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Album of the Day — September 18
Arthur Russell — Iowa Dream
Arthur Russell — Iowa Dream
Some artists are of their time, some ahead of it, and some behind it. And other artists transcend time.
Arthur Russell transcends time.
The shadow he casts over pop music is long.
Iowa born Russell moved to New York City in the mid-’70s (ish) and fit right into the burgeoning avant-garde music scene.
In addition to working with composers like Steve Reich, Phillip Glass, and poet Allen Ginsberg, he also worked with musicians like David Byrne of Talking Heads.
Under the pseudonym Dinosaur L and Indian Ocean, he made several underground dance hits. And while he did generate a considerable amount of material, Arthur Russell was only able to complete two solo albums — 1983’s Tower of Meaning, and World of Echo in 1986 — during his lifetime.
Russell gained enough notoriety that he was able to get the ear of Columbia Record’s legendary kingmaker John Hammond. During his tenure at Columbia, Hammond signed the following artists to the label:
Stevie Ray Vaughn
This record was culled from sessions led by John Hammond, who believed that Arthur Russell could be the next Bob Dylan. It was Hammond and Mercury Record’s Paul Nelson who led these sessions, and it was Hammond and Nelson who became almost immediately irritated with Russell.
At one session, when Russell arrived with a large number of musicians in tow, causing Hammond to snarkily introduce the take by saying: “And the next song will be performed by Arthur Russell and his symphony orchestra.”
Unfortunately, Arthur Russell was not the easiest artist to get along with. He was notoriously a perfectionist — he once spent all day tuning a kick drum while his bandmates waited on the satisfaction of his fastidiousness. Such the perfectionist that a large chunk of his work went unfinished.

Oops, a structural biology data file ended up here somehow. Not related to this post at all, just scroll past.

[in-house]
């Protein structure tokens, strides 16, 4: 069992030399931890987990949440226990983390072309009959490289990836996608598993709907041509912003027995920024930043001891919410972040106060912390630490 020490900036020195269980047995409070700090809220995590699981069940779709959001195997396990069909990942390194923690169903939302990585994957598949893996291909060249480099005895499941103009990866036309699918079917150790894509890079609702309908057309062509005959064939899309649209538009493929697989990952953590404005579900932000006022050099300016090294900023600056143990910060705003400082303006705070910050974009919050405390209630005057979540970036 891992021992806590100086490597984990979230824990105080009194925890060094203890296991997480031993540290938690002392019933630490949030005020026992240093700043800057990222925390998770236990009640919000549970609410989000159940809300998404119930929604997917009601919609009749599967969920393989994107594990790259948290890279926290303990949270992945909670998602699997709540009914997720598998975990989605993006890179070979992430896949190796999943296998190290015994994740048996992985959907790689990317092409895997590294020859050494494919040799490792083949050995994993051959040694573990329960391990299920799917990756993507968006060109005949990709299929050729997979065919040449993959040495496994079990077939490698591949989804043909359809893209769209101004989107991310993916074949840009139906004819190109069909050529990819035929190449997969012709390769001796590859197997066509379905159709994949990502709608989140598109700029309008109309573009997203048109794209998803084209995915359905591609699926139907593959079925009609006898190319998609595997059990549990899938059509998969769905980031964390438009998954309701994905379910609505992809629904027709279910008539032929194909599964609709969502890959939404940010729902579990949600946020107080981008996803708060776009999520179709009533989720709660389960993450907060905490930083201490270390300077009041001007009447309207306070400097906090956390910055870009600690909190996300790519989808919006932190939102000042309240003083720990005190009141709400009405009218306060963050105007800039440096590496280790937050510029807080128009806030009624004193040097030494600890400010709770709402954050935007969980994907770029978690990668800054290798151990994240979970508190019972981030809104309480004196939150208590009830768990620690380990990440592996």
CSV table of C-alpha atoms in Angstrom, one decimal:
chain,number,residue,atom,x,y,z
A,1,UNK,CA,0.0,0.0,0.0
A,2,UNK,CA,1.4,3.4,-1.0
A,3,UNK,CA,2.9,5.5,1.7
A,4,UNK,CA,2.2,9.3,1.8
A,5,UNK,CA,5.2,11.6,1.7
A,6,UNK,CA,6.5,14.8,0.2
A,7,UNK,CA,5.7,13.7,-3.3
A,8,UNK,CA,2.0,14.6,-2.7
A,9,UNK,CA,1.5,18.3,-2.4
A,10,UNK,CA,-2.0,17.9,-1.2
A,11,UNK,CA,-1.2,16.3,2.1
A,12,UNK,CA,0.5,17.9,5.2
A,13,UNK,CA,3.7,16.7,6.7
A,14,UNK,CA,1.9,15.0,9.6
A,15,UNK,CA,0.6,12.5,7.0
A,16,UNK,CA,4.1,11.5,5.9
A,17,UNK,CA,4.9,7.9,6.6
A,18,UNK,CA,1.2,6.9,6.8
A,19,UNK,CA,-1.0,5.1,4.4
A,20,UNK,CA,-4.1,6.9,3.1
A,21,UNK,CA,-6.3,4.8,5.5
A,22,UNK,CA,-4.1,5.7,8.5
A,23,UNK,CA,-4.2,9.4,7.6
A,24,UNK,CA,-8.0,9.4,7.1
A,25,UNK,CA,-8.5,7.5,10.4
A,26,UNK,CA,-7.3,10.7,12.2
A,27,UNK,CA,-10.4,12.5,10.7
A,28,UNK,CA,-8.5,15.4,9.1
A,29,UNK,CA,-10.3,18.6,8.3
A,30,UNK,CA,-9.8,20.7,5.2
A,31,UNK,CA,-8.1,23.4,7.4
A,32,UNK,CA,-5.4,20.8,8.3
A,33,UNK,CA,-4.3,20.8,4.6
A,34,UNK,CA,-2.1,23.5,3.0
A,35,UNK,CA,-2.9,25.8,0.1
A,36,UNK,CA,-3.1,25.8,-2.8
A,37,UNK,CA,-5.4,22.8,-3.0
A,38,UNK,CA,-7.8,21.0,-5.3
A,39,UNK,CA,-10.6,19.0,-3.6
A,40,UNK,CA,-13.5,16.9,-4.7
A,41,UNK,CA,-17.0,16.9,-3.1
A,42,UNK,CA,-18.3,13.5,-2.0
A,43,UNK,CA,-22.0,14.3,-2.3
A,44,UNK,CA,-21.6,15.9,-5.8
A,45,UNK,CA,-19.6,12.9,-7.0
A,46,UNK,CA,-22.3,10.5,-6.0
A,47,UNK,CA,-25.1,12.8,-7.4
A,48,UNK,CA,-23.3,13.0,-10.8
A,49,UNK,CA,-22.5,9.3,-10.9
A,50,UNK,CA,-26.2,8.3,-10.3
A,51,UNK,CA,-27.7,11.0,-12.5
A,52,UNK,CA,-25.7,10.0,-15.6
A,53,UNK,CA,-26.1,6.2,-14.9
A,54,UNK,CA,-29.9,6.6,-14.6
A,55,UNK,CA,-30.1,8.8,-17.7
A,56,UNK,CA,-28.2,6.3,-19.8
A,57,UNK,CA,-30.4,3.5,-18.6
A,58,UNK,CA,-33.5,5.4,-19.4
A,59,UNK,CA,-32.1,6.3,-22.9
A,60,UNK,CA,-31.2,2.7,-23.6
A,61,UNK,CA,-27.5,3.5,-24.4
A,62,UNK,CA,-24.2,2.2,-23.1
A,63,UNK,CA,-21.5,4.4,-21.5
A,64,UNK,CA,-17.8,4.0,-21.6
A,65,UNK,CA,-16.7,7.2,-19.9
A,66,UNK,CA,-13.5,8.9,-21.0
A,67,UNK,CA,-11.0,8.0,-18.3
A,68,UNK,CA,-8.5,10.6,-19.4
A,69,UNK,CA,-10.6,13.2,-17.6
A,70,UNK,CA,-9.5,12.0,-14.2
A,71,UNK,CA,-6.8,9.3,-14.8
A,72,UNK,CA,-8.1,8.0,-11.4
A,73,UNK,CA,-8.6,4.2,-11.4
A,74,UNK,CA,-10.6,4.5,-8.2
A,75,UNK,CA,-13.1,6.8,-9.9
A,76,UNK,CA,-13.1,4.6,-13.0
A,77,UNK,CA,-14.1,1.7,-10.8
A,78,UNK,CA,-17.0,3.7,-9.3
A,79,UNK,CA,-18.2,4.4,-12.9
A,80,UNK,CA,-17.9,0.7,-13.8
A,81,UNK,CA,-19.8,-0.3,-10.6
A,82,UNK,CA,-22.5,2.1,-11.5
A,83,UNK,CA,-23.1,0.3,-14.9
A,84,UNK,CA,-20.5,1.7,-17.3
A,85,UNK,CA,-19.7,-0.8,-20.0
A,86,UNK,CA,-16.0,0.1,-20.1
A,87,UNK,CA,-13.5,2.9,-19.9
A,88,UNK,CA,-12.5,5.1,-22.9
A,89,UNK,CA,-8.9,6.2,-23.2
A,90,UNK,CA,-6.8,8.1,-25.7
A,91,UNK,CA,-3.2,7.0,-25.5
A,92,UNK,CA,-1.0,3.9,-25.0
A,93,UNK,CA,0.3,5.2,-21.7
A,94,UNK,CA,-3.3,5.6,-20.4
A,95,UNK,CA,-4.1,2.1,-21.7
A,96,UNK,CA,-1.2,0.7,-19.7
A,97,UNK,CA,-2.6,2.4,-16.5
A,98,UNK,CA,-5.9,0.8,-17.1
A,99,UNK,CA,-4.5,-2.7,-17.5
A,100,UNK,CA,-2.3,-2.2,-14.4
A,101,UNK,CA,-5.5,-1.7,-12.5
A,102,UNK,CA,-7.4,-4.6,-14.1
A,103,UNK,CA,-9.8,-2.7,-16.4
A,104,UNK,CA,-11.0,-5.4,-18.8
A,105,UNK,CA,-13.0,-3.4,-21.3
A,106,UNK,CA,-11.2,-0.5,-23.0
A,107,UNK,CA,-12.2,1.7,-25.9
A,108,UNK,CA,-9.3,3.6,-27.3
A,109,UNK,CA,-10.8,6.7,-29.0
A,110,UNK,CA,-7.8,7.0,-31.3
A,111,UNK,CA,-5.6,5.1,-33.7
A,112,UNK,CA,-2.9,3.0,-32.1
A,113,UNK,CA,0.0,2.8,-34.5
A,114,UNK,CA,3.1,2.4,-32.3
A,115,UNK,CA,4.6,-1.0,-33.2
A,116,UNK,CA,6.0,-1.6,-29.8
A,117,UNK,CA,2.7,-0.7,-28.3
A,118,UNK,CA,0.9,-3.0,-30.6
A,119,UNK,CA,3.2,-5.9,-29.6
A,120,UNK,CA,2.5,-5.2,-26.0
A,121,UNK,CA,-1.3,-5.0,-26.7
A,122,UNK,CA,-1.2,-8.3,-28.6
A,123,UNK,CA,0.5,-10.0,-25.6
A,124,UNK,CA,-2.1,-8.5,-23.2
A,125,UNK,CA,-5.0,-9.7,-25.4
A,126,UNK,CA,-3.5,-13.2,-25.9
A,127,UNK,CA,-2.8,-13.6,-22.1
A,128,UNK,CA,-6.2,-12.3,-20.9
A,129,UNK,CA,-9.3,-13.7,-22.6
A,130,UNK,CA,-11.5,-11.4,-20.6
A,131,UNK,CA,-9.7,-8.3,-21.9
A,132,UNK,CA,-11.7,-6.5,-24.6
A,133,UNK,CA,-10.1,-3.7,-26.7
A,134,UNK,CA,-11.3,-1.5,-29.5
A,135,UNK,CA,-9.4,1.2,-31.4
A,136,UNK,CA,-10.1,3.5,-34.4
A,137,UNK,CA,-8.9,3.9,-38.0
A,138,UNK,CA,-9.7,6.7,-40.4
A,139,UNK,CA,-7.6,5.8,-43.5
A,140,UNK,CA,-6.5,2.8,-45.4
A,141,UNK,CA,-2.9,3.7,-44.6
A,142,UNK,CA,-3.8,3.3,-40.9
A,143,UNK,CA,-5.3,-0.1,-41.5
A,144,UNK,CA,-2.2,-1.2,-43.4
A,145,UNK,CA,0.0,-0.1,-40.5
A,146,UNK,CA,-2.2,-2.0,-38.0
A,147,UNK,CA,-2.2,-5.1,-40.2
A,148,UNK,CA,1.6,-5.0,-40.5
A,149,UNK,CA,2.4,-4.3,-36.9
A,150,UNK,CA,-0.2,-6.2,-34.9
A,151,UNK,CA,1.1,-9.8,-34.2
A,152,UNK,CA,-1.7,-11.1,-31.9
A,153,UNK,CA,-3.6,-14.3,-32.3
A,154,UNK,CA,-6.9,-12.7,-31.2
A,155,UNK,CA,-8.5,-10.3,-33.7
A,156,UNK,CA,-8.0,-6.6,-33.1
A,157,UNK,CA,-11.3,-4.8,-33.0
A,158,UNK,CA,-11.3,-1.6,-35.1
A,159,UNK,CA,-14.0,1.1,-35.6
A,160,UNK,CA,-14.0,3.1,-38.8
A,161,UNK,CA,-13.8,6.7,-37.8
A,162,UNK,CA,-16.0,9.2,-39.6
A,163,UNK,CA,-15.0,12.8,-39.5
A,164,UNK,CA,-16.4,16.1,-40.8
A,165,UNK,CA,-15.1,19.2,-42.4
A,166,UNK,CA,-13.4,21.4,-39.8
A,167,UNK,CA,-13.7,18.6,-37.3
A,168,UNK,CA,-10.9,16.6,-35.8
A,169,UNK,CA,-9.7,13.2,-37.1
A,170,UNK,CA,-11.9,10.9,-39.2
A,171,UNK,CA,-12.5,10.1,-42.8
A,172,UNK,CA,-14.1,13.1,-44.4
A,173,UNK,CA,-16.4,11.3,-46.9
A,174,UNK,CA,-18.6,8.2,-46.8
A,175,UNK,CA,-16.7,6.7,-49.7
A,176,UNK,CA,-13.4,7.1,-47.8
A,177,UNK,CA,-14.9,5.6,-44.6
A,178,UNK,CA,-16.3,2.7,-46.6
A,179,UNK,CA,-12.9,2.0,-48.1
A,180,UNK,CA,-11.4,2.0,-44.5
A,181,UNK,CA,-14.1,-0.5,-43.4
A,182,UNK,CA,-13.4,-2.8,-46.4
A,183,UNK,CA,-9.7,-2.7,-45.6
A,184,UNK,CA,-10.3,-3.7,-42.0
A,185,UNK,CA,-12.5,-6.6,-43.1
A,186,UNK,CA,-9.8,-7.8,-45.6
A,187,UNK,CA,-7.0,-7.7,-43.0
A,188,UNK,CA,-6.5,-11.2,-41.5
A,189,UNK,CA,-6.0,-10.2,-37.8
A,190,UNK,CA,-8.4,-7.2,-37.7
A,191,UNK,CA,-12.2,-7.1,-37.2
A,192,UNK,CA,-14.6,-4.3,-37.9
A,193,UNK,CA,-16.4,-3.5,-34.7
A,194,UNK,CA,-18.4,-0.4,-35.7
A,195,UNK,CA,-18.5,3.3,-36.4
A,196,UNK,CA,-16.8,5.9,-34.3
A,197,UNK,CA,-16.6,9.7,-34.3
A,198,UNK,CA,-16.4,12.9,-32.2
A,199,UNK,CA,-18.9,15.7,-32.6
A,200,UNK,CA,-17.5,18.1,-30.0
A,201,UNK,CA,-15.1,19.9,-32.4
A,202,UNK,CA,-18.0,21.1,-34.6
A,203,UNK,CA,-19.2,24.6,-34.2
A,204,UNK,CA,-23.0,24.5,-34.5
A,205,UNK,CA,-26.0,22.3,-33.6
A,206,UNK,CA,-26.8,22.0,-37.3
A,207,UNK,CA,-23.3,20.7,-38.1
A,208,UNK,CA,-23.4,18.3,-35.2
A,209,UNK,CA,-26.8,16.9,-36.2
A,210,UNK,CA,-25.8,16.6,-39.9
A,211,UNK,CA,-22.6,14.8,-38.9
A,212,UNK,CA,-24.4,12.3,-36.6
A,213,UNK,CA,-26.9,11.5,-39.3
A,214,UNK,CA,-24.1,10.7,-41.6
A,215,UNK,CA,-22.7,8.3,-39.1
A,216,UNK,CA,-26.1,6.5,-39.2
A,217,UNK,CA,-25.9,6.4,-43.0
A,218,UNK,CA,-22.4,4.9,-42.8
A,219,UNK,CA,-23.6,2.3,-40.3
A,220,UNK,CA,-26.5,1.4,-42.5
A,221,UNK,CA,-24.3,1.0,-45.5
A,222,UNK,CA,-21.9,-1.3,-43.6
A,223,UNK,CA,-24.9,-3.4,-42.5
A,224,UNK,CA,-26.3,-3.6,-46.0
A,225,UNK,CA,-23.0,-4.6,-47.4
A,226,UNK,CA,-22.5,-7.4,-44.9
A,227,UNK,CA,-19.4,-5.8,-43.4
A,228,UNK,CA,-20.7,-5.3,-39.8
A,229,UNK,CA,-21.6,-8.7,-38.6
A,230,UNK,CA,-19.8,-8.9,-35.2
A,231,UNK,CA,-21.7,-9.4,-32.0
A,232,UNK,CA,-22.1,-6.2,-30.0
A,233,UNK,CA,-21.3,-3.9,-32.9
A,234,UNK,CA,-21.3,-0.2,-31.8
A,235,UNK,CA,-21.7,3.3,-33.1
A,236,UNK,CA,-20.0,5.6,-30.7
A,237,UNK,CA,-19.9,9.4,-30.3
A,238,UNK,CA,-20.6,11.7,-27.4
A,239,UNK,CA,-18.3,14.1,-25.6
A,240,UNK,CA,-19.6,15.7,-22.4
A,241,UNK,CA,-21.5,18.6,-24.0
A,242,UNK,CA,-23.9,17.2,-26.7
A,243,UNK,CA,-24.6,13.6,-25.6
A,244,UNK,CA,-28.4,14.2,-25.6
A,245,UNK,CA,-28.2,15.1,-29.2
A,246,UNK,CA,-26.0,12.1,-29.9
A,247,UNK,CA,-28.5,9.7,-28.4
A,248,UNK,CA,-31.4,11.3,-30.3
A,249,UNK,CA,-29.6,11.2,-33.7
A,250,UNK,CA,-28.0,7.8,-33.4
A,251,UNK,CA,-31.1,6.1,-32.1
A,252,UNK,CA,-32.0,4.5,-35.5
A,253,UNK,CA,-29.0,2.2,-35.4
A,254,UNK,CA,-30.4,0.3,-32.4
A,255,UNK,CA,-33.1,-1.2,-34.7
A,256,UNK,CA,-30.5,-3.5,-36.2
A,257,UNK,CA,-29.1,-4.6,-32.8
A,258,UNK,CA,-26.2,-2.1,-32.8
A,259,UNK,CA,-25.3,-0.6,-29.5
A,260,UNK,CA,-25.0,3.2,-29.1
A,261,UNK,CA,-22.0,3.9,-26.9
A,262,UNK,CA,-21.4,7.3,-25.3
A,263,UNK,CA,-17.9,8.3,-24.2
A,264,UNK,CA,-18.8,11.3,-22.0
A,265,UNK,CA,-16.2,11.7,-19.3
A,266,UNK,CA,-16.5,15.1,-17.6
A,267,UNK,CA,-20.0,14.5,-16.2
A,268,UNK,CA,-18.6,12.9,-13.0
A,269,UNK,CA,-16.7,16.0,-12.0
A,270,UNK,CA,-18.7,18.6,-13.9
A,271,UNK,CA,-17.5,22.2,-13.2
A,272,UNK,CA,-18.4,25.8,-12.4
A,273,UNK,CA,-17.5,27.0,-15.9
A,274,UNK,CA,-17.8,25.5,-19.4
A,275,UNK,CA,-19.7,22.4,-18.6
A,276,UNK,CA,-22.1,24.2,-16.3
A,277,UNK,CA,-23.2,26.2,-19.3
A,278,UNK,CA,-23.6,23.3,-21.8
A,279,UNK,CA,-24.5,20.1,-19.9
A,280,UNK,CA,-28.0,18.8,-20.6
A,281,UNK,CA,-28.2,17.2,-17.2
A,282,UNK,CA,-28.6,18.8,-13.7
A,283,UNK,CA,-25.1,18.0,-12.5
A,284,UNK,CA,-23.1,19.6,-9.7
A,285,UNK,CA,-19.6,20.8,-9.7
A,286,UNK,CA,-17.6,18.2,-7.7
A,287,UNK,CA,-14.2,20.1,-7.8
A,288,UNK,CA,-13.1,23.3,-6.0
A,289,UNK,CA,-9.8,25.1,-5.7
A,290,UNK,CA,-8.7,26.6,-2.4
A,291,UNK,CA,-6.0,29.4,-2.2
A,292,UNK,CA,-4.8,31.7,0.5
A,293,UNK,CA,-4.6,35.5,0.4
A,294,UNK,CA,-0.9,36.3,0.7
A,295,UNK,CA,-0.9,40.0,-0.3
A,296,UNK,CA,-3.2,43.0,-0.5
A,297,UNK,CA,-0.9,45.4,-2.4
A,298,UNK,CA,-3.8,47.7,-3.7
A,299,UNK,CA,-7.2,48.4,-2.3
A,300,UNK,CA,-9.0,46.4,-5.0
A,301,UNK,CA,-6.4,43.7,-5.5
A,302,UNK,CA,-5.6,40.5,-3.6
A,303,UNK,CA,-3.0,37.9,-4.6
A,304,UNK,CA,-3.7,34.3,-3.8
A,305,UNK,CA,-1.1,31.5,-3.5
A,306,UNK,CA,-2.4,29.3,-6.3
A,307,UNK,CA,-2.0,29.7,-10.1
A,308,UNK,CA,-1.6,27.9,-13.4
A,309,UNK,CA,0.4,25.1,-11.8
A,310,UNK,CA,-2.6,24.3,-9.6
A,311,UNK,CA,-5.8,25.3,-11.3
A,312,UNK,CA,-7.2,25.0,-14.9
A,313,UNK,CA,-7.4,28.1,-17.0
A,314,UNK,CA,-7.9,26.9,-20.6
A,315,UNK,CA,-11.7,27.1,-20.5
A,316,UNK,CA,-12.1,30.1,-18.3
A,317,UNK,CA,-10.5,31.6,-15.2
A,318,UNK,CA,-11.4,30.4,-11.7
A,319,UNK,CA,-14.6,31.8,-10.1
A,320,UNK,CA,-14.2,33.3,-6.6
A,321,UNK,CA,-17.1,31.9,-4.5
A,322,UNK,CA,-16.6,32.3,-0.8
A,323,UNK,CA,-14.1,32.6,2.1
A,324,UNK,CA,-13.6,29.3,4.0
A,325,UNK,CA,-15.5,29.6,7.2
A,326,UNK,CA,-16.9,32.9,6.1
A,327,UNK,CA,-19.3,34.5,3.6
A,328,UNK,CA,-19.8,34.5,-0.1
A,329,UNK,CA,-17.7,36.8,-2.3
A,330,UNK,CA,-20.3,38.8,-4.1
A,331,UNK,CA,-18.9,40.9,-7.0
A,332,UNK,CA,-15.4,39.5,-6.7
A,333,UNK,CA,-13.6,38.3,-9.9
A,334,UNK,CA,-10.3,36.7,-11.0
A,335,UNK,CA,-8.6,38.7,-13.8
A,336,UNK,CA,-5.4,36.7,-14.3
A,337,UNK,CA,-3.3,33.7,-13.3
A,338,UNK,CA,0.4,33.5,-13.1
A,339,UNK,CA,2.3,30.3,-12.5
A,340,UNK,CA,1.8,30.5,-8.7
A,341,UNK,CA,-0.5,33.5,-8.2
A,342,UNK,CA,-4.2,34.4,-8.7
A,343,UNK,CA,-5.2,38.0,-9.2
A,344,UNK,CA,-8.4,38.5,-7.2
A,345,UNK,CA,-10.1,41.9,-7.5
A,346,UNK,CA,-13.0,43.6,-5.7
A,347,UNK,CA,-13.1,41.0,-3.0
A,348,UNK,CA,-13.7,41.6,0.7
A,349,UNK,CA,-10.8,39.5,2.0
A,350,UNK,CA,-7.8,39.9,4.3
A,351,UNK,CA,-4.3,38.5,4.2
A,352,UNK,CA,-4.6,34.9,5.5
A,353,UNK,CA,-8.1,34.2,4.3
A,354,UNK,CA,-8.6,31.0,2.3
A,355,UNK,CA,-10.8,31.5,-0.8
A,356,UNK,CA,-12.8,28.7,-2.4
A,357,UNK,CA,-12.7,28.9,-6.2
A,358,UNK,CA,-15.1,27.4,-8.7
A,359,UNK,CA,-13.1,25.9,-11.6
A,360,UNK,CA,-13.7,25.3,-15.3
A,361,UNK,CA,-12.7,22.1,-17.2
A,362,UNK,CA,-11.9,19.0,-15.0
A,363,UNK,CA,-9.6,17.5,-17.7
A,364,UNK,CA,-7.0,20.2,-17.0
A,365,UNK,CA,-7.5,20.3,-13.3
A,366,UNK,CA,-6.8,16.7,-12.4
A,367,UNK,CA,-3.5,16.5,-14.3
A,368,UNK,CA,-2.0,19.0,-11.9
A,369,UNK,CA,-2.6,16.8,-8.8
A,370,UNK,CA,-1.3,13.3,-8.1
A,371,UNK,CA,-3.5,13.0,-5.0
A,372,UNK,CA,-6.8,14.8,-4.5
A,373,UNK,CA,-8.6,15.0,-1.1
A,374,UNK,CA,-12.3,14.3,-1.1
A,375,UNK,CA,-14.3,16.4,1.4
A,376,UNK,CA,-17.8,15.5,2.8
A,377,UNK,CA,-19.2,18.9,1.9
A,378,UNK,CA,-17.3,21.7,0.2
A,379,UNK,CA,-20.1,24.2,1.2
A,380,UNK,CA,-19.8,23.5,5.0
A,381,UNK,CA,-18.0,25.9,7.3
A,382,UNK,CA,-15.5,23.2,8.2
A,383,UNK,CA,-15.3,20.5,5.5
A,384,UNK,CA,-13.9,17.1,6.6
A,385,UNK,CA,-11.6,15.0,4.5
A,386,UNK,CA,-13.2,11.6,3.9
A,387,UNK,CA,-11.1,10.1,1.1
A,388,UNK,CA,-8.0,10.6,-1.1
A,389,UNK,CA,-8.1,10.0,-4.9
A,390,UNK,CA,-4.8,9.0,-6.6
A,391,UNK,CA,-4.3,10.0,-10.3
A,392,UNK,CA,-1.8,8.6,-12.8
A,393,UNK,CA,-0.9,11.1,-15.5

These sessions for Iowa Dream fall into the perfectionist and “unfinished” camp.
Russell is not an easy listen. But if you listen close enough, his minimalist compositions contain the origins of synth-pop, while incorporating some mantric style folk music. At times you can hear hints of Laurel Canyon, and at others you can hear the downtown NYC noise scene.
Despite his varied musical daliances, Russell was a pop music enthusiast. And he was a Buddhist. He had hoped to one day create a genre he called “Buddhist bubblegum.”
The music on Iowa Dream was mostly curated by archivist Steve Knutson and Russell’s longtime partner, Tom Lee. They gave the Frankesteining together of these pieces to producer and musician Peter Broderick, whose own work parallels Russells.
He referred to compiling the album as “listening to the band rehearse trying to get the song down.” Frustrated at times, Broderick took Russell’s music, mixed it properly, restored anything deteriorated, and created an album of 19 different Arthur Russell songs.
More significantly, 19 complete Arthur Russell songs.
Broderick mixed these songs, but the sound of Iowa Dream is distinctly Arthur Russell. And it’s this sound of Iowa Dream that can be heard on albums by artists as varied as Lou Reed (New Sensations and Mistrial come to mind) and almost anything by Erasure and New Order.